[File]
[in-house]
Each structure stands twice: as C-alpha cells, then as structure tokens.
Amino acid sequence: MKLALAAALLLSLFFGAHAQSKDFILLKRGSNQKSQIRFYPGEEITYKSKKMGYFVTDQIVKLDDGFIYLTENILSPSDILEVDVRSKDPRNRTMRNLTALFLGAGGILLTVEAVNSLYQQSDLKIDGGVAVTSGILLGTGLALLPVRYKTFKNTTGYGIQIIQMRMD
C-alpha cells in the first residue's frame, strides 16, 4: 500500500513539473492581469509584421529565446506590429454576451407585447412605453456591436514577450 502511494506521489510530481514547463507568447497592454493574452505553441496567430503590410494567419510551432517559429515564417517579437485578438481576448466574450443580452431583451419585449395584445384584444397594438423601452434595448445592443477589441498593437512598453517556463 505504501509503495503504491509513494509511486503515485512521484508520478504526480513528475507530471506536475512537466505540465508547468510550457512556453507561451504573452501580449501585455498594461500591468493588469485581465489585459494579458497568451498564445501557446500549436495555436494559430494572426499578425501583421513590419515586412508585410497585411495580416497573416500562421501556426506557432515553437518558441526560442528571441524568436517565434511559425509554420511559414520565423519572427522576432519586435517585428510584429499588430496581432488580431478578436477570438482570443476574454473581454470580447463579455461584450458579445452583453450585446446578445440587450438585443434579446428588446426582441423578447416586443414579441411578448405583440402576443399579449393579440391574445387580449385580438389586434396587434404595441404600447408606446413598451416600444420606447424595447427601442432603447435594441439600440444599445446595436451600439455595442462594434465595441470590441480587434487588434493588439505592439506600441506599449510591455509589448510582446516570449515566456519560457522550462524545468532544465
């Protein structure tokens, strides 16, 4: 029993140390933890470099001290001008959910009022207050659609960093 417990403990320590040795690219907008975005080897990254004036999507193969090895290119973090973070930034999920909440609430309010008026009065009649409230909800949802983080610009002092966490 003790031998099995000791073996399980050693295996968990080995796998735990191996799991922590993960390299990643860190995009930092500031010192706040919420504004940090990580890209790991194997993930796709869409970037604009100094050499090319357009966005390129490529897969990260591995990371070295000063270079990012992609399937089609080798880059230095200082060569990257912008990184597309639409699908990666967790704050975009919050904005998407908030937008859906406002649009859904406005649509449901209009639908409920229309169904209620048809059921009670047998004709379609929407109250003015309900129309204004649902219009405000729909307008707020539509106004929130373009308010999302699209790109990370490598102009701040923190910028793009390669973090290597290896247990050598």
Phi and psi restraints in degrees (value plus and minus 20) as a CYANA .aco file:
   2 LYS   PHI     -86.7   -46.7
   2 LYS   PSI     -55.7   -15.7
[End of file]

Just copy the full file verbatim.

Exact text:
[in-house]
Each structure stands twice: as C-alpha cells, then as structure tokens.
Amino acid sequence: MKLALAAALLLSLFFGAHAQSKDFILLKRGSNQKSQIRFYPGEEITYKSKKMGYFVTDQIVKLDDGFIYLTENILSPSDILEVDVRSKDPRNRTMRNLTALFLGAGGILLTVEAVNSLYQQSDLKIDGGVAVTSGILLGTGLALLPVRYKTFKNTTGYGIQIIQMRMD
C-alpha cells in the first residue's frame, strides 16, 4: 500500500513539473492581469509584421529565446506590429454576451407585447412605453456591436514577450 502511494506521489510530481514547463507568447497592454493574452505553441496567430503590410494567419510551432517559429515564417517579437485578438481576448466574450443580452431583451419585449395584445384584444397594438423601452434595448445592443477589441498593437512598453517556463 505504501509503495503504491509513494509511486503515485512521484508520478504526480513528475507530471506536475512537466505540465508547468510550457512556453507561451504573452501580449501585455498594461500591468493588469485581465489585459494579458497568451498564445501557446500549436495555436494559430494572426499578425501583421513590419515586412508585410497585411495580416497573416500562421501556426506557432515553437518558441526560442528571441524568436517565434511559425509554420511559414520565423519572427522576432519586435517585428510584429499588430496581432488580431478578436477570438482570443476574454473581454470580447463579455461584450458579445452583453450585446446578445440587450438585443434579446428588446426582441423578447416586443414579441411578448405583440402576443399579449393579440391574445387580449385580438389586434396587434404595441404600447408606446413598451416600444420606447424595447427601442432603447435594441439600440444599445446595436451600439455595442462594434465595441470590441480587434487588434493588439505592439506600441506599449510591455509589448510582446516570449515566456519560457522550462524545468532544465
């Protein structure tokens, strides 16, 4: 029993140390933890470099001290001008959910009022207050659609960093 417990403990320590040795690219907008975005080897990254004036999507193969090895290119973090973070930034999920909440609430309010008026009065009649409230909800949802983080610009002092966490 003790031998099995000791073996399980050693295996968990080995796998735990191996799991922590993960390299990643860190995009930092500031010192706040919420504004940090990580890209790991194997993930796709869409970037604009100094050499090319357009966005390129490529897969990260591995990371070295000063270079990012992609399937089609080798880059230095200082060569990257912008990184597309639409699908990666967790704050975009919050904005998407908030937008859906406002649009859904406005649509449901209009639908409920229309169904209620048809059921009670047998004709379609929407109250003015309900129309204004649902219009405000729909307008707020539509106004929130373009308010999302699209790109990370490598102009701040923190910028793009390669973090290597290896247990050598």
Phi and psi restraints in degrees (value plus and minus 20) as a CYANA .aco file:
   2 LYS   PHI     -86.7   -46.7
   2 LYS   PSI     -55.7   -15.7